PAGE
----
Wilson's disease is a genetic disorder where excess copper builds up in the liver. It is caused by a mutation in the ATP7B gene, a protein responsible for transporting excess copper so that it can be excreted as waste. People with Wilson’s disease can’t remove copper properly and it builds up in the liver leading to copper toxicity and liver disease. The condition is autosomal recessive meaning you must inherit one mutated copy of the gene from both of your parents in order to develop the disease.

With Hereditary Hemochromatosis and Wilson’s disease if you inherit two copies of the mutated gene, it’s very likely that you’ll develop the disease. With other conditions, a certain gene is required, but just because you inherit that gene doesn’t necessarily mean you’ll develop the disease. A good example of this is Celiac Disease

Without the genes responsible for the development of celiac disease you will NOT develop celiac disease. These genes are located on the HLA-class II complex and are called DQ2 and DQ8. If you don’t have one of these genes (meaning your celiac genetic test is negative) you can’t possibly develop celiac disease. However, a positive genetic test doesn’t mean a diagnosis of celiac disease. Celiac disease is multifactorial, meaning it requires a positive genetic test, plus certain unknown environmental triggers in order for the disease to develop. The majority of people with a positive genetic test will never develop celiac disease. A positive genetic test increases the likelihood that you’ll develop the disease under the right environmental conditions compared with the general population, but it does NOT guarantee a diagnosis. Individuals with a positive genetic test but negative antibody testing or endoscopic biopies will need to be monitored closely for the development of celiac disease. This is because untreated celiac disease can lead to enteropathy associated T-cell lymphoma. Patients with untreated celiac disease have a substantially increased risk of developing this condition.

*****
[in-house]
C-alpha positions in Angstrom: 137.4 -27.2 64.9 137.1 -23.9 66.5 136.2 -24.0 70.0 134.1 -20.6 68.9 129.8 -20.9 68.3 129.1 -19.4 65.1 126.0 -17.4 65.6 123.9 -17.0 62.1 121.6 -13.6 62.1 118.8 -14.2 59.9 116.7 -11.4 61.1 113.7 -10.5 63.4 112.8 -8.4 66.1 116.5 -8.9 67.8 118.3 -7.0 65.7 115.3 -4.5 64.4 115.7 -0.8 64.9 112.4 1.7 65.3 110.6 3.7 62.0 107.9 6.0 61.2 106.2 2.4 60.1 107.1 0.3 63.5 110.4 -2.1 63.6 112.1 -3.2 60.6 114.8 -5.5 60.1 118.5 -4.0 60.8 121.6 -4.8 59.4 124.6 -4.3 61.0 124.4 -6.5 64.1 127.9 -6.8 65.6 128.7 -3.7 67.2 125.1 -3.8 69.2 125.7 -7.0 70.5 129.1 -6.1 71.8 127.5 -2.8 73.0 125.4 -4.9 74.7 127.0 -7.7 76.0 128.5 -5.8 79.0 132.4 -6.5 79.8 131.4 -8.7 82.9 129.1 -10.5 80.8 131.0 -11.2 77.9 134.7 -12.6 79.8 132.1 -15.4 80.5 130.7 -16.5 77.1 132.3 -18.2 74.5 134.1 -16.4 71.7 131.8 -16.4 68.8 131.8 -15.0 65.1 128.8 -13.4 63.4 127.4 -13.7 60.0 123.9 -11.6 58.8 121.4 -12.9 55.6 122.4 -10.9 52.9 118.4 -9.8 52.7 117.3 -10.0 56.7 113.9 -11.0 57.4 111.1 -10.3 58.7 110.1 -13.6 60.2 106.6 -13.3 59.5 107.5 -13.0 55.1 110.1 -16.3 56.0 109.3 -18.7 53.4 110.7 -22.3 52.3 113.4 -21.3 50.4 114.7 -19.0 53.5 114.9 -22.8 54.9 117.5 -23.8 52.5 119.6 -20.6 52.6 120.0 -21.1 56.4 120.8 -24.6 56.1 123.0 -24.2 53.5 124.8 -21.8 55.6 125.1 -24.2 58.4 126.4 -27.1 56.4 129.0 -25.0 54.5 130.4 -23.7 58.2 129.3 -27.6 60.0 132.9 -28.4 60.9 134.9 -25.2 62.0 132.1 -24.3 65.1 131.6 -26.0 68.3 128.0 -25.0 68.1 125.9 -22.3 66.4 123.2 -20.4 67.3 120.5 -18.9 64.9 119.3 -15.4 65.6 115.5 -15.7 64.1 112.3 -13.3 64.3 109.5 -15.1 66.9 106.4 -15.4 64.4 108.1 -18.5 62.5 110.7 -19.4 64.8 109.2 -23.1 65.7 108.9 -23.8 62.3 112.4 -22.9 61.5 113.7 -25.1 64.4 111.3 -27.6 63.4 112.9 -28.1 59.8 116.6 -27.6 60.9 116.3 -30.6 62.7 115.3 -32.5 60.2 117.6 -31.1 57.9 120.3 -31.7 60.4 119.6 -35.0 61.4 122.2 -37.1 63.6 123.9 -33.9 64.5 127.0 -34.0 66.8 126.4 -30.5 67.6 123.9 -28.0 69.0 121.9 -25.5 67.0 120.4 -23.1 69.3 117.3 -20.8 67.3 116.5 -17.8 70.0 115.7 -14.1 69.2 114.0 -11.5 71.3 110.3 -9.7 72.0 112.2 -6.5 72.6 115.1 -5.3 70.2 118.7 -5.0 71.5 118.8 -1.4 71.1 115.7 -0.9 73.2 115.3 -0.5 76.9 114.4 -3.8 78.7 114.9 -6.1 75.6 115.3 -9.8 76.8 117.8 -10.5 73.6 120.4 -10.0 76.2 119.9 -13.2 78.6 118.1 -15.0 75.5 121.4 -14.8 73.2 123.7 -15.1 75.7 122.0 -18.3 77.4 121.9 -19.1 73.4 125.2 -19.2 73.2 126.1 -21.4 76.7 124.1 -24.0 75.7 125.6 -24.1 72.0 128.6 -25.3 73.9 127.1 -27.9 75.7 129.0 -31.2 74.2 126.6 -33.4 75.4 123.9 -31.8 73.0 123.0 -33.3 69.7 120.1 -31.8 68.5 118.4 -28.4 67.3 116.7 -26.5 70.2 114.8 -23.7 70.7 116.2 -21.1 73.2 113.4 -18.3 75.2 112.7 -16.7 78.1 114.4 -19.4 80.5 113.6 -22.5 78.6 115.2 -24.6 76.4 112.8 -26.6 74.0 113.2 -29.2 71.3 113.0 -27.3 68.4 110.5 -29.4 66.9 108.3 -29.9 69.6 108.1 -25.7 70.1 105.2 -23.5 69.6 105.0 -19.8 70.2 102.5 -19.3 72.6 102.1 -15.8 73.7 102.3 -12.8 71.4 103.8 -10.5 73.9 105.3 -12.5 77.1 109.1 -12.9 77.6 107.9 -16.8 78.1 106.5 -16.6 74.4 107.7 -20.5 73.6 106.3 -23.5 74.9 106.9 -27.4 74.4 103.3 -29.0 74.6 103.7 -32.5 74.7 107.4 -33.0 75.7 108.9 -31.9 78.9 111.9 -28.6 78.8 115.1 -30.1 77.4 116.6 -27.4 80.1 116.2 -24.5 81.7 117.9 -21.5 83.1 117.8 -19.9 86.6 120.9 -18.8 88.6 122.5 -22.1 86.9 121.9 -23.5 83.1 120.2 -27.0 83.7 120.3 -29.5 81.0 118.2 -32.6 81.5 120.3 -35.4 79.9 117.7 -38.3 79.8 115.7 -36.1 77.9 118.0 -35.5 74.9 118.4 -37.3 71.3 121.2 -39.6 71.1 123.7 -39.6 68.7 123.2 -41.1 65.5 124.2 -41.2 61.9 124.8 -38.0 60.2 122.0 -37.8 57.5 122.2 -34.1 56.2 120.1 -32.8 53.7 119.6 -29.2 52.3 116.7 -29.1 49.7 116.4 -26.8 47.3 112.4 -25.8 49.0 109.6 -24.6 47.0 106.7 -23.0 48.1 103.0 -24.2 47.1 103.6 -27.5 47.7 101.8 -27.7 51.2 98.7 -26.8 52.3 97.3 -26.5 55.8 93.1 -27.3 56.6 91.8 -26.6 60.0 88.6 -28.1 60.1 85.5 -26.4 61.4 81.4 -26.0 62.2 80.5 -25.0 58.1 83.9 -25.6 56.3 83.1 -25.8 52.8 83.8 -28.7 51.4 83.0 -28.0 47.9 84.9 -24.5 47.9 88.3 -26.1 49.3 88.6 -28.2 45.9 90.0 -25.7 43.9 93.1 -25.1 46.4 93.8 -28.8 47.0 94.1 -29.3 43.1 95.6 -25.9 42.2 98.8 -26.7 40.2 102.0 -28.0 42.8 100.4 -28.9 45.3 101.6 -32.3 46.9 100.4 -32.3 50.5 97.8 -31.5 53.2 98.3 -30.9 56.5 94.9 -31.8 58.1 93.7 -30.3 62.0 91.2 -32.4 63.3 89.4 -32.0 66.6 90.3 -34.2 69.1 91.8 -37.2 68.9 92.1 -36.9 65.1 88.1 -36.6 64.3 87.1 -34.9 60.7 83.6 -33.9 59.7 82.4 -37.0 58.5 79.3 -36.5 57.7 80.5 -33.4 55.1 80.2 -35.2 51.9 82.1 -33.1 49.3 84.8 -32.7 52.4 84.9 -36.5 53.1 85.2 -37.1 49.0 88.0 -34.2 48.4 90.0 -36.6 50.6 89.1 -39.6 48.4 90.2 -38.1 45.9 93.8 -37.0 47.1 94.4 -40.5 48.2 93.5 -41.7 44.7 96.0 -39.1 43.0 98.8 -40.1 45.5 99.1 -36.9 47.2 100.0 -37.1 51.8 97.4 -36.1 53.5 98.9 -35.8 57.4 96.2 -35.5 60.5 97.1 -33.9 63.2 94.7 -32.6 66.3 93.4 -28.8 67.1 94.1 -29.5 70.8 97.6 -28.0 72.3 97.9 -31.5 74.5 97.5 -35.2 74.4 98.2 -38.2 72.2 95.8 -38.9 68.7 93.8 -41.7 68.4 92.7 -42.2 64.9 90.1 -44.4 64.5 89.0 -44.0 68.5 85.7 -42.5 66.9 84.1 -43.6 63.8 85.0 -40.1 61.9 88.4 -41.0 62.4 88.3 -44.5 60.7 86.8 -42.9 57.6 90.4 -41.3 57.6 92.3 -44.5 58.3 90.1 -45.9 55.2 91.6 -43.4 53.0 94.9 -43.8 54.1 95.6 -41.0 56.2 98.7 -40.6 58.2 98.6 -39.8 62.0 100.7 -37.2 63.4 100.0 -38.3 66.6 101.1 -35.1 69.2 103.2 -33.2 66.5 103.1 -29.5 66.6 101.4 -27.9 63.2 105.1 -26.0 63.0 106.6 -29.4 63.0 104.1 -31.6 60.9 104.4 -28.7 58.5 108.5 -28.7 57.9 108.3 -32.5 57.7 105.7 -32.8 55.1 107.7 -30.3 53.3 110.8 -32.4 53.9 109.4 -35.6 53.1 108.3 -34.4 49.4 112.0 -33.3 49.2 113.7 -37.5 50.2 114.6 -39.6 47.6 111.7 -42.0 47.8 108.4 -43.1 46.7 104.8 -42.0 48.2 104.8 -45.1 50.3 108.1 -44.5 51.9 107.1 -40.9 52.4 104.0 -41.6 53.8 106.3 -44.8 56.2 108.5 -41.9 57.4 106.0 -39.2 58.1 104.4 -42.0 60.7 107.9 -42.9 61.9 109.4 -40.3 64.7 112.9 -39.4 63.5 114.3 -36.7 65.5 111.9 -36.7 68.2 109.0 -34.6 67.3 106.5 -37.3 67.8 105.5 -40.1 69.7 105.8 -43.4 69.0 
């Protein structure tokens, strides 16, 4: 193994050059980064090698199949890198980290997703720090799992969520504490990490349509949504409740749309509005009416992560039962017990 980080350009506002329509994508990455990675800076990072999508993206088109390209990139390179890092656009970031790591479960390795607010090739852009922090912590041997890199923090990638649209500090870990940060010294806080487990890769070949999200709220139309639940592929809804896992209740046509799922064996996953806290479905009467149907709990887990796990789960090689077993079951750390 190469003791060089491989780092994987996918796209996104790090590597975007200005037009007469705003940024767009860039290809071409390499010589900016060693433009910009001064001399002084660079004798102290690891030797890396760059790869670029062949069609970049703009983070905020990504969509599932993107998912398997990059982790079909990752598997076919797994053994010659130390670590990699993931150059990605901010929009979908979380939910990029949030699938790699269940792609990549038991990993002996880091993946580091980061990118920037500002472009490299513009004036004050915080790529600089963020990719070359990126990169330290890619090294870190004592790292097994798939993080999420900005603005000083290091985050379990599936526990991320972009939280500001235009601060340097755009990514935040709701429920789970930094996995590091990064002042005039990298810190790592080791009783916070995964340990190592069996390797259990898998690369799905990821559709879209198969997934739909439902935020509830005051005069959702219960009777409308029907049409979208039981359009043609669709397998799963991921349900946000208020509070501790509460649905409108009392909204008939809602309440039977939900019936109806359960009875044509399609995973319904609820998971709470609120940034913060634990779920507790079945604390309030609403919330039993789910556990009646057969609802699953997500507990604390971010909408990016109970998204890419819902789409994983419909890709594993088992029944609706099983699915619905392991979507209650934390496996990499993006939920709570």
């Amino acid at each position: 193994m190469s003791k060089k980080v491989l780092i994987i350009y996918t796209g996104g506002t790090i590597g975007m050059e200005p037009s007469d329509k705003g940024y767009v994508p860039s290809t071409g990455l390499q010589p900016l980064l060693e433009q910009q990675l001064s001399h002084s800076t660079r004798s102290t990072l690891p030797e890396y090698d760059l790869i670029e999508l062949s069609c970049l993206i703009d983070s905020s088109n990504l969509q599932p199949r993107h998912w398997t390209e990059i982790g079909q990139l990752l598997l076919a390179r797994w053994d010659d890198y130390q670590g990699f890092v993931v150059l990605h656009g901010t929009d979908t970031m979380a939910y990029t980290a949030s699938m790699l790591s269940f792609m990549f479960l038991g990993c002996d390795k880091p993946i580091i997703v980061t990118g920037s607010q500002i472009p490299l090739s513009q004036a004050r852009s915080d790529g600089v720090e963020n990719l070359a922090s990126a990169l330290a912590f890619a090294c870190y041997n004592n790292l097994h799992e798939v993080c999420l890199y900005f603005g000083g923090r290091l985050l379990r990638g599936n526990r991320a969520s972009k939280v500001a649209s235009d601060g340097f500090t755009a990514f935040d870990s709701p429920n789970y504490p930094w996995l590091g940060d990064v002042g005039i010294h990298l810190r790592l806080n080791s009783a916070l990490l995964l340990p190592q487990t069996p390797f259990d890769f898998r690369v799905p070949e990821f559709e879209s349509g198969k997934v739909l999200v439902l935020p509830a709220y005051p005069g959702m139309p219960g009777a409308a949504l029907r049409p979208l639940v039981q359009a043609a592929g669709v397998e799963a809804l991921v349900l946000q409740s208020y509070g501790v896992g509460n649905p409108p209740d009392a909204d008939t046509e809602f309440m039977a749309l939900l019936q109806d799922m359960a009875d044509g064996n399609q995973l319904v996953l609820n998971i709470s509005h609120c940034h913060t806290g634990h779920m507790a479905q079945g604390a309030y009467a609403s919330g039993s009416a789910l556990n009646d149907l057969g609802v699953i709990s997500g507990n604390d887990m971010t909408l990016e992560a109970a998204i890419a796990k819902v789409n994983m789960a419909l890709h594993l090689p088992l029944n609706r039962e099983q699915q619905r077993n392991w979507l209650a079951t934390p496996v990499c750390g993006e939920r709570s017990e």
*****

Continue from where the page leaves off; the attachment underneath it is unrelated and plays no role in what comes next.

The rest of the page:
Finally, with many GI disorders one single gene can’t explain the condition. For example, about 15-20% of Crohn’s disease patients will have a first-degree relative (a parent or sibling) with the disorder. But Crohn's disease is also believed to be multifactorial; it develops due to a combination of genetic, lifestyle, and environmental factors. There’s not one specific genetic test available to guarantee a diagnosis in at risk individuals. A mutation in the NOD2 gene has been shown to be associated with an increased risk of developing the disease but this genetic test isn’t diagnostic. Carrying this mutation merely means you may be at increased risk for developing the disease compared with the general population.